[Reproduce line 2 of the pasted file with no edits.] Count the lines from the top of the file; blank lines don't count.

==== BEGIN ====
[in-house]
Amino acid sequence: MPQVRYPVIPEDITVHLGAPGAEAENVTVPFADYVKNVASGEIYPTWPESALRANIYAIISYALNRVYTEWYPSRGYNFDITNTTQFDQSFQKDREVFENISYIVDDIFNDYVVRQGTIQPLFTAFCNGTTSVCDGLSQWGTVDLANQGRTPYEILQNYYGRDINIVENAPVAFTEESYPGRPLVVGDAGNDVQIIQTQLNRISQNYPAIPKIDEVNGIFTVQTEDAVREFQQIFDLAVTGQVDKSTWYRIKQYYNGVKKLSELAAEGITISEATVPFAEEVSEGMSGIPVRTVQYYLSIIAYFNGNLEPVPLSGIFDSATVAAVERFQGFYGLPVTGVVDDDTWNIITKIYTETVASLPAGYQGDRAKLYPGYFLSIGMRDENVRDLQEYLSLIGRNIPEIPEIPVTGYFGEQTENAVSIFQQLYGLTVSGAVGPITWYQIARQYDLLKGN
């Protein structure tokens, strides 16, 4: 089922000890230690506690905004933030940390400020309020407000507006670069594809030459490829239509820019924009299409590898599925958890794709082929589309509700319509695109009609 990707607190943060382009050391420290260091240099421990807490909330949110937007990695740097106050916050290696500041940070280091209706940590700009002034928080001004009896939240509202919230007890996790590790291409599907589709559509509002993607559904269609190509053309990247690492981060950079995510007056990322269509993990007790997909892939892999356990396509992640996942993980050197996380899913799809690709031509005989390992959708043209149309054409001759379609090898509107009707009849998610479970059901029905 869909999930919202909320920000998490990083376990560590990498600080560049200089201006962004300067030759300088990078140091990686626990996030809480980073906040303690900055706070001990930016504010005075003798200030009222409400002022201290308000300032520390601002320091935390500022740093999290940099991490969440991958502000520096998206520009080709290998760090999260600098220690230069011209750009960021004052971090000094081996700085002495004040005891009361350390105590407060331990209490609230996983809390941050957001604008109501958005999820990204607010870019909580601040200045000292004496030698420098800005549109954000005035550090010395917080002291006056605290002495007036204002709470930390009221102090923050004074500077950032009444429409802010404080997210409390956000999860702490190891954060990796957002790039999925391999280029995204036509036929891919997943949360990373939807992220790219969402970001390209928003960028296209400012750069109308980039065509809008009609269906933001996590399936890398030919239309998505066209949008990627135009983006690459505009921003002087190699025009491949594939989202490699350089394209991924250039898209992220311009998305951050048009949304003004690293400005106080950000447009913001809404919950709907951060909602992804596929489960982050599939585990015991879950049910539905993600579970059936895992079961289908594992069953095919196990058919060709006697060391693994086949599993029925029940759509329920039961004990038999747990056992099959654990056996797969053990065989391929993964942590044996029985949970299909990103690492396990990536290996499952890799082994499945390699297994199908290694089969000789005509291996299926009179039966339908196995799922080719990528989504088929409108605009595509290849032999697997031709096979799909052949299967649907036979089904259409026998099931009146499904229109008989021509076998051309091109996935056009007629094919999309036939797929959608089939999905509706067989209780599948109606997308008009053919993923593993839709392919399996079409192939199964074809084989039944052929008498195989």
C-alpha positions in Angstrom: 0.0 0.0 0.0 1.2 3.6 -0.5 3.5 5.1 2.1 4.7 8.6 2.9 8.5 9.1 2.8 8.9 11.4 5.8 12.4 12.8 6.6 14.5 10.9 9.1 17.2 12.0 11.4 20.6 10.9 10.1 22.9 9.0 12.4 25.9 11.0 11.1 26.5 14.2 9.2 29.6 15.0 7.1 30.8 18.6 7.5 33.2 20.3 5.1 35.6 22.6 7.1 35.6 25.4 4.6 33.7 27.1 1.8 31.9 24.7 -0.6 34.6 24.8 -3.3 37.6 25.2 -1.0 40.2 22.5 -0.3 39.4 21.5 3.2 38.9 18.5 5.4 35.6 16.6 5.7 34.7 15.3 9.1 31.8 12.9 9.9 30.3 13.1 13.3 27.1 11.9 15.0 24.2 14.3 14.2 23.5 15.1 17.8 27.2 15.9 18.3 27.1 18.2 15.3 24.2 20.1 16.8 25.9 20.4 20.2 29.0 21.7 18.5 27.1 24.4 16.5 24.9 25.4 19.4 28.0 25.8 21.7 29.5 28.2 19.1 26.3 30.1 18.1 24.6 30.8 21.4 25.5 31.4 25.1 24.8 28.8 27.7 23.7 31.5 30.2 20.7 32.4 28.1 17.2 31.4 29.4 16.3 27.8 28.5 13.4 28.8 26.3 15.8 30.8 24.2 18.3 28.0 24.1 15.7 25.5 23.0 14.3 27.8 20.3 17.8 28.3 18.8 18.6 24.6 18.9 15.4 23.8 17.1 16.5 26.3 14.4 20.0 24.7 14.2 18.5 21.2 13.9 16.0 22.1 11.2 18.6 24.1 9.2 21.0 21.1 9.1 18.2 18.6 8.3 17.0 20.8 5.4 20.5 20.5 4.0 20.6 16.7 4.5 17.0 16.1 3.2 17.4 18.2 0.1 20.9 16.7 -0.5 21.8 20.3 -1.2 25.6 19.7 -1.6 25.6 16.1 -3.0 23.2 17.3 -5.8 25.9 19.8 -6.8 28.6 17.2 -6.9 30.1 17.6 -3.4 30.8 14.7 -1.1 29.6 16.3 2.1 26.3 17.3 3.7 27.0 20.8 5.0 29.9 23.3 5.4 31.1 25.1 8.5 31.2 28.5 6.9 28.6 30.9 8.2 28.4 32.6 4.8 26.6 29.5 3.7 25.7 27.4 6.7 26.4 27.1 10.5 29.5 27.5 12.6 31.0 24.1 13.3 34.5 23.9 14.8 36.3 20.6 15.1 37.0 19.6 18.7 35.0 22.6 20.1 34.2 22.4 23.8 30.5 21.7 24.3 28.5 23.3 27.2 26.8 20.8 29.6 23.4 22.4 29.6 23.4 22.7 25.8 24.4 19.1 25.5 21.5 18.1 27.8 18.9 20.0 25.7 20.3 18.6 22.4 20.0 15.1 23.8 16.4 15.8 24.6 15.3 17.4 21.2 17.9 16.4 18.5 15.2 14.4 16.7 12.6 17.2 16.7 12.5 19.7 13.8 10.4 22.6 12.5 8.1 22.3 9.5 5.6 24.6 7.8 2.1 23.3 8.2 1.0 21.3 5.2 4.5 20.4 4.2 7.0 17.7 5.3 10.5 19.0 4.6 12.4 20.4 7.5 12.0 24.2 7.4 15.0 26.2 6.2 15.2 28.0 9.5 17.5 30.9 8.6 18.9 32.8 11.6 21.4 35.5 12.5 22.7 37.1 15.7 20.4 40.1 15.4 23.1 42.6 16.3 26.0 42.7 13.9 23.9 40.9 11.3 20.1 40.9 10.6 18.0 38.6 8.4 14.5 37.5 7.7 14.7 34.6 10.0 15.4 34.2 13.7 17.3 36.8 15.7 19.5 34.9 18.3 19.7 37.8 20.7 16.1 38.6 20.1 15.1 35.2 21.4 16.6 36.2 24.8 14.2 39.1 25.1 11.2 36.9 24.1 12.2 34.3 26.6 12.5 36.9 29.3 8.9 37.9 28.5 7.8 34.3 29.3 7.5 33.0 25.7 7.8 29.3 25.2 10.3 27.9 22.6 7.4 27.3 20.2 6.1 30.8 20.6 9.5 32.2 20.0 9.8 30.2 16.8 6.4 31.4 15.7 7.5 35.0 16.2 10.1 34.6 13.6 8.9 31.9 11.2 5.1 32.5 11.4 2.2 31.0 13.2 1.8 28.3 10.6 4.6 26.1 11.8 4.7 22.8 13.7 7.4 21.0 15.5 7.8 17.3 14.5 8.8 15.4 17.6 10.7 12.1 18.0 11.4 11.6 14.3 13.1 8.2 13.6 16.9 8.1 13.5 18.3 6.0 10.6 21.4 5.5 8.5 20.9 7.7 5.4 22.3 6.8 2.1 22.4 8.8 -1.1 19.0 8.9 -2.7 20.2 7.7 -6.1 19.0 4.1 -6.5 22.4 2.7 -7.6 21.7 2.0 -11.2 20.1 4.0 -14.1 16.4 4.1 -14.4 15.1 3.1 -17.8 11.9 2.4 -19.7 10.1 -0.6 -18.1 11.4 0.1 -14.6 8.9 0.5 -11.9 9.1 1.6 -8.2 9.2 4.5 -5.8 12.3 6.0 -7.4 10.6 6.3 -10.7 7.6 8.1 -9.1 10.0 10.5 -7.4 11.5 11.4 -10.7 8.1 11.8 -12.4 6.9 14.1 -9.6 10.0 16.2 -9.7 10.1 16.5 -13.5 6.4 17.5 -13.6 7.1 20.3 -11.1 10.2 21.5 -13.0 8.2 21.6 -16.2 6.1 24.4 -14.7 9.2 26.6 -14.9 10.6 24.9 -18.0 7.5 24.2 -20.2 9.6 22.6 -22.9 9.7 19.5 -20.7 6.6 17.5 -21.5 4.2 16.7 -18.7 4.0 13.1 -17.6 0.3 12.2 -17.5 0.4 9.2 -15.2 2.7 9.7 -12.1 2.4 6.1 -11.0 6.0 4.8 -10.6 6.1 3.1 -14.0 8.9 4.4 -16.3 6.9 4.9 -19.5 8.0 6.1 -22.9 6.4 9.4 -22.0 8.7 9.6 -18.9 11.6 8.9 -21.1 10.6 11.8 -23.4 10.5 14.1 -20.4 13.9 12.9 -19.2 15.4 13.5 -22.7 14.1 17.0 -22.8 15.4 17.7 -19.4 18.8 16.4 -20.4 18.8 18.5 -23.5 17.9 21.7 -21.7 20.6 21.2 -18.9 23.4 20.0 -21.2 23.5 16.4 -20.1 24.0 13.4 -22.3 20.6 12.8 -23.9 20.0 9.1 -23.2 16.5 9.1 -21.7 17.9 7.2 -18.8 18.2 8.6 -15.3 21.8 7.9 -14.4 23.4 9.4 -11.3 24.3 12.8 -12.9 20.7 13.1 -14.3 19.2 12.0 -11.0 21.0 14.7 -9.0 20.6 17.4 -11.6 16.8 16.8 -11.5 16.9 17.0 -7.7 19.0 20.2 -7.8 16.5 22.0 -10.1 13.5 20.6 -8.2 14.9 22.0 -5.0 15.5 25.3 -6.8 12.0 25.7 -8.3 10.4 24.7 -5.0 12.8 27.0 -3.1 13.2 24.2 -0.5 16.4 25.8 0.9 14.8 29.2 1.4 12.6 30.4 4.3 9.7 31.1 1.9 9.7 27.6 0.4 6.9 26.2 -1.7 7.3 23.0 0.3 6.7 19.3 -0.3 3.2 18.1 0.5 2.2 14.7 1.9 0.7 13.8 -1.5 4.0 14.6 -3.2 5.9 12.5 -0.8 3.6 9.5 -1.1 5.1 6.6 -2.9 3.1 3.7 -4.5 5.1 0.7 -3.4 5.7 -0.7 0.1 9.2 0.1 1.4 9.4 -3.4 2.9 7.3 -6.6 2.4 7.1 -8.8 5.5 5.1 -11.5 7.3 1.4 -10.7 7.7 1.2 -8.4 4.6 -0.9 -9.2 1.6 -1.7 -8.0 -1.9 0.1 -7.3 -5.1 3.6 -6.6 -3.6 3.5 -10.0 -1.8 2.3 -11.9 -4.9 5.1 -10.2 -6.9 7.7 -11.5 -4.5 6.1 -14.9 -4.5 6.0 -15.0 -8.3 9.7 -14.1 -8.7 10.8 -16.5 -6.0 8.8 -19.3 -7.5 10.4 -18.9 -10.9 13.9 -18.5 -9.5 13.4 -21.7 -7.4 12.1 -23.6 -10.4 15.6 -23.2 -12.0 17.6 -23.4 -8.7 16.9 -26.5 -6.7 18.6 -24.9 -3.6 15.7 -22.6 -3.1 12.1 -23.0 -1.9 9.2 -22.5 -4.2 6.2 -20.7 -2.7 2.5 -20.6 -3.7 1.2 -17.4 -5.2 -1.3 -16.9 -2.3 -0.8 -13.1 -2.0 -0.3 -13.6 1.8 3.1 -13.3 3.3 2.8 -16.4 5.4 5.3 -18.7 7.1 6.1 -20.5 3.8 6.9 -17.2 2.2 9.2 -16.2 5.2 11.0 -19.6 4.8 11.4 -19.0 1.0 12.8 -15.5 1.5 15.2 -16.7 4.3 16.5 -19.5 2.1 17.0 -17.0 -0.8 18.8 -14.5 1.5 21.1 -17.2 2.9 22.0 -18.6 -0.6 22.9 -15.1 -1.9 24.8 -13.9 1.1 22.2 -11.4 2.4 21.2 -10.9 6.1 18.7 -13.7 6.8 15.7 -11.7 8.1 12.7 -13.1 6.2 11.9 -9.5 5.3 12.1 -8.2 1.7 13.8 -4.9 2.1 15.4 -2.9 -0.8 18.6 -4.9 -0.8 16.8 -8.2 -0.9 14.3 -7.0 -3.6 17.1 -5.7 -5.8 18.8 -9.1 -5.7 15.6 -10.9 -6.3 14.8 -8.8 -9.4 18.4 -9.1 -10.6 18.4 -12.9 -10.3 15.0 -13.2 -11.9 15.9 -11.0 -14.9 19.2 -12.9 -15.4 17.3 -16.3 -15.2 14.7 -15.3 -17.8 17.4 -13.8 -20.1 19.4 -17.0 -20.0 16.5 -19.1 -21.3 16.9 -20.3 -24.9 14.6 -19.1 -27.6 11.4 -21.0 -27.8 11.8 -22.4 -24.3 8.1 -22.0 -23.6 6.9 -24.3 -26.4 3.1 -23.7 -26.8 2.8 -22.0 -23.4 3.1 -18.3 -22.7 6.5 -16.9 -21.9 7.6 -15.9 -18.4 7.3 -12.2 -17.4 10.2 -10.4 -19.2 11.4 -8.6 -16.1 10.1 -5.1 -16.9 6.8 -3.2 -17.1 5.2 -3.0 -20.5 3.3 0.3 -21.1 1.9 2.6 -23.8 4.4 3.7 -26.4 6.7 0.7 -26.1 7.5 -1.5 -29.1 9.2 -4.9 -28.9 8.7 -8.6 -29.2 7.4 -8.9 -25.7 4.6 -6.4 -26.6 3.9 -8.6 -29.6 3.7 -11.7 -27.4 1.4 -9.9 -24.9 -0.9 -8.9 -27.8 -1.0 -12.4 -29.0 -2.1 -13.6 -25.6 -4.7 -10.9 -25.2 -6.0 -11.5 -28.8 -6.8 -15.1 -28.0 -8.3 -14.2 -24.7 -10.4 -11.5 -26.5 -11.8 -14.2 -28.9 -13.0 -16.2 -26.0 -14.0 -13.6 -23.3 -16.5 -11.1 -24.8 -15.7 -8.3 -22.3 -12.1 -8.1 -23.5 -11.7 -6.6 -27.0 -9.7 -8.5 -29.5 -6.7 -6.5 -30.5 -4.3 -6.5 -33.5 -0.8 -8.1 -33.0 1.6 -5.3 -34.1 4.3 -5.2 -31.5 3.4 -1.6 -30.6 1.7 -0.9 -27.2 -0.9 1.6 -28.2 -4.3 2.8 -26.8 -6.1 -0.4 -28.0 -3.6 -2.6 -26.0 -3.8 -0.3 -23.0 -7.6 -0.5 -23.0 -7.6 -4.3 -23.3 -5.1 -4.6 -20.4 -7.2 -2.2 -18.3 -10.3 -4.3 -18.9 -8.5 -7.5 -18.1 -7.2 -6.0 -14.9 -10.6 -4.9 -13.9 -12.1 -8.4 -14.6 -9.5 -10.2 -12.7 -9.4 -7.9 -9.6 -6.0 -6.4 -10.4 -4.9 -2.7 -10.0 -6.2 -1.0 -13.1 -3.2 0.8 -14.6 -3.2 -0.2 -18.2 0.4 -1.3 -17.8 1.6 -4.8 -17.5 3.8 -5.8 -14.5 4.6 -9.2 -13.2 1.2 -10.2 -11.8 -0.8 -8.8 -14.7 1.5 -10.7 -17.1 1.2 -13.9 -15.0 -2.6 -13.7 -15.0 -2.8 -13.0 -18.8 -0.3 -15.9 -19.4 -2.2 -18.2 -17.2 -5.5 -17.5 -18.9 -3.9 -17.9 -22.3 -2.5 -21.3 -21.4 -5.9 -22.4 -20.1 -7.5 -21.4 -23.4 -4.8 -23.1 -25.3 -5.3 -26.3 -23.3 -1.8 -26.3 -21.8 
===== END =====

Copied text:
Amino acid sequence: MPQVRYPVIPEDITVHLGAPGAEAENVTVPFADYVKNVASGEIYPTWPESALRANIYAIISYALNRVYTEWYPSRGYNFDITNTTQFDQSFQKDREVFENISYIVDDIFNDYVVRQGTIQPLFTAFCNGTTSVCDGLSQWGTVDLANQGRTPYEILQNYYGRDINIVENAPVAFTEESYPGRPLVVGDAGNDVQIIQTQLNRISQNYPAIPKIDEVNGIFTVQTEDAVREFQQIFDLAVTGQVDKSTWYRIKQYYNGVKKLSELAAEGITISEATVPFAEEVSEGMSGIPVRTVQYYLSIIAYFNGNLEPVPLSGIFDSATVAAVERFQGFYGLPVTGVVDDDTWNIITKIYTETVASLPAGYQGDRAKLYPGYFLSIGMRDENVRDLQEYLSLIGRNIPEIPEIPVTGYFGEQTENAVSIFQQLYGLTVSGAVGPITWYQIARQYDLLKGN